Iraq likely to hang Saddam, says former envoy

Saddam Hussein is "very likely" to be hanged if found guilty of war crimes and genocide, Sir Jeremy Greenstock, Britain's former special envoy to Iraq, believes. He said he expected capital punishment to be reinstated now power has been transferred from coalition authorities, which suspended its use, to the interim government.

Saddam Hussein is "very likely" to be hanged if found guilty of war crimes and genocide, Sir Jeremy Greenstock, Britain's former special envoy to Iraq, believes. He said he expected capital punishment to be reinstated now power has been transferred from coalition authorities, which suspended its use, to the interim government.

But he said on BBC 1's Breakfast with Frost yesterday that although execution would go against British legal practice, the process by which the judgment is reached would be more important than the sentencing itself. "This is now an Iraqi trial," he said. "The important thing, internationally and indeed for Iraqis, is that this trial should be a fair one, under recognised and acceptable rules of procedure."

He refused to comment on whether the Iraq war was worthwhile or not, but Sir Jeremy was keen to stress the "opportunity" the country had to develop its own brand of democracy. The war, he said, had produced "an Iraq that is different from the Saddam era, an Iraq that is different from its region in terms of the beginnings of democracy Iraqi-style, not Western-style".

It would take time, he said, for the country to be pronounced a fully-functioning democracy, and the ability of the Iraqi authorities to hold fair elections would be crucial. "With any new democracy, you don't know it has settled in and stabilised until the second or third election. They have got to be able to change a government, not just bring one in."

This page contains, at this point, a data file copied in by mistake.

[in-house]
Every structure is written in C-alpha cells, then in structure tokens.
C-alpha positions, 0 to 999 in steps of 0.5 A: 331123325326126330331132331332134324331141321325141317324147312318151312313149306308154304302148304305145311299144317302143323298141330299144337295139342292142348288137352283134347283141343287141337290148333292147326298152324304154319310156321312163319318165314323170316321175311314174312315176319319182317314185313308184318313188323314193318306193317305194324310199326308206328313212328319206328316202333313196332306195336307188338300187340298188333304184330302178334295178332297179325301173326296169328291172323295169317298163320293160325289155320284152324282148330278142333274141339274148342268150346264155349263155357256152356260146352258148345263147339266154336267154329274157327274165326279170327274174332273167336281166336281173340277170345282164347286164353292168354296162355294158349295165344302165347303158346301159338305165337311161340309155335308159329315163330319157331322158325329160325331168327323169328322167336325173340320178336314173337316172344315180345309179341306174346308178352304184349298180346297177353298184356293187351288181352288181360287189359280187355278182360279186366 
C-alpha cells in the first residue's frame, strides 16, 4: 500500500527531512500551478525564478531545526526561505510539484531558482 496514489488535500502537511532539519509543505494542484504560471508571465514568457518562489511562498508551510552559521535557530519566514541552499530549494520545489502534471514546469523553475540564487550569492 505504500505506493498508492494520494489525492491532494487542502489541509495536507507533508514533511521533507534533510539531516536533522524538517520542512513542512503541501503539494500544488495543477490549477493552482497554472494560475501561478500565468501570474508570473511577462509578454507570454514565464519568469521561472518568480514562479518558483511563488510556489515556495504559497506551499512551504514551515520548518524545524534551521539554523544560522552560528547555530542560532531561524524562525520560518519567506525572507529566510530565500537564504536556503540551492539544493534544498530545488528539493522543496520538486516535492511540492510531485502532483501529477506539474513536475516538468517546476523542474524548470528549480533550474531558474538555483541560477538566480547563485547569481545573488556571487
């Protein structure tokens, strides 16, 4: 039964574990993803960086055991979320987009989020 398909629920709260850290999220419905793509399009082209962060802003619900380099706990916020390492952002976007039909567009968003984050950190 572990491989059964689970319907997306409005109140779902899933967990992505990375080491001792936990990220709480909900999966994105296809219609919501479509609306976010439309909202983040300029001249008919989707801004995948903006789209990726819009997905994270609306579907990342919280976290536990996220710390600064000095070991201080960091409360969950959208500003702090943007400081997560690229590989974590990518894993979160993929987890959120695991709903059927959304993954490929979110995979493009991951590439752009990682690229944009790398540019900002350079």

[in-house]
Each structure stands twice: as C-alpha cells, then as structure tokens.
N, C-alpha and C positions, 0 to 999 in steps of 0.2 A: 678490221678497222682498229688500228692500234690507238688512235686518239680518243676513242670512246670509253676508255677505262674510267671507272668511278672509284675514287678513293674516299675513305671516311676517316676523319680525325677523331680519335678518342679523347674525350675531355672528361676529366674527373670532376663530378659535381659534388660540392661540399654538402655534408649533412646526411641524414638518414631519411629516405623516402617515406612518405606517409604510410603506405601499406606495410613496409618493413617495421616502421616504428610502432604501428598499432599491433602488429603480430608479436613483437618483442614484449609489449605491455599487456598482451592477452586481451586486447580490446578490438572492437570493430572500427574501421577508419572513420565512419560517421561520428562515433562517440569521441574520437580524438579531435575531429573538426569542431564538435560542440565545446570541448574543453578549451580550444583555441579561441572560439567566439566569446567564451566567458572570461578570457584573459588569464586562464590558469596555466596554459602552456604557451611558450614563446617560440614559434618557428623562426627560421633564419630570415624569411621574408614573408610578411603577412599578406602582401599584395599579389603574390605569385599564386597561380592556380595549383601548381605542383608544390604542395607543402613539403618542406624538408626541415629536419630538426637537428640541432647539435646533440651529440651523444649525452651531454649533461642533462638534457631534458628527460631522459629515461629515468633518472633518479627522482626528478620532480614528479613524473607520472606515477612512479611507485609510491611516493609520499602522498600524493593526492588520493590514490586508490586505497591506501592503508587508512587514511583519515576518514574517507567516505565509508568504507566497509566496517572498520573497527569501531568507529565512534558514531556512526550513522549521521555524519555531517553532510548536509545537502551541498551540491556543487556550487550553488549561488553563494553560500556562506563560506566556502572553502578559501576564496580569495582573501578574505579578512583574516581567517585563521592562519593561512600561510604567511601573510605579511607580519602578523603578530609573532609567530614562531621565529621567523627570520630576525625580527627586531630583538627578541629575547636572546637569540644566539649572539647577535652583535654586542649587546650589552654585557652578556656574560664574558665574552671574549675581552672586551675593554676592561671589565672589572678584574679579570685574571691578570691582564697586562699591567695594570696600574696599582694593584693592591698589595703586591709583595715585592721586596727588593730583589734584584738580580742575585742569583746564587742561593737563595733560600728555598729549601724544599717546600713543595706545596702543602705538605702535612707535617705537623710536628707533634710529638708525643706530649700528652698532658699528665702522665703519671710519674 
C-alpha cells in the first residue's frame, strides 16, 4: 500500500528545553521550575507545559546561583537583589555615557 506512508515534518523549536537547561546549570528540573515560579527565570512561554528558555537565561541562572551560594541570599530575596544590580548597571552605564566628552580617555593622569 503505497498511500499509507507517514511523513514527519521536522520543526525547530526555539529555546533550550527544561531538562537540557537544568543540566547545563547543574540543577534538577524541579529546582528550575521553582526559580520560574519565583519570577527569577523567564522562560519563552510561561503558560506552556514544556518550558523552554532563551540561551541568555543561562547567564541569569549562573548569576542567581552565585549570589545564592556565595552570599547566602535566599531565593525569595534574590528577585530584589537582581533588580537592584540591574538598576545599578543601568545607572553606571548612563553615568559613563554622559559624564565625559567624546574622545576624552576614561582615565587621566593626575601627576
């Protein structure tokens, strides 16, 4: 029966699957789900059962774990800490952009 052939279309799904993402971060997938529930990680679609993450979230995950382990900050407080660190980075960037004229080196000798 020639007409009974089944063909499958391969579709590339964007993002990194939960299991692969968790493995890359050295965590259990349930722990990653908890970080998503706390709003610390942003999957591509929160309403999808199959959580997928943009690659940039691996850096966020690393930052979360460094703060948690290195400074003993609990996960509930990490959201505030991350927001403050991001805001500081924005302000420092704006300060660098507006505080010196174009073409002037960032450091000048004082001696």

Sir Jeremy also suggested that errors of judgement by the US administration had ruled out a smooth start to the transition period, with continuing violence throughout the country presenting serious problems. He hinted that the coalition had allowed itself to be misled about the size of the security challenge after the invasion.

"There were different analyses. Those making the decisions chose the wrong analysis. They were influenced by Ahmed Chalabi [the Iraqi exile], who wanted the thing to happen, and therefore wanted to make it seem more easy." Sir Jeremy said he thought British troops should leave Iraq by 2006.

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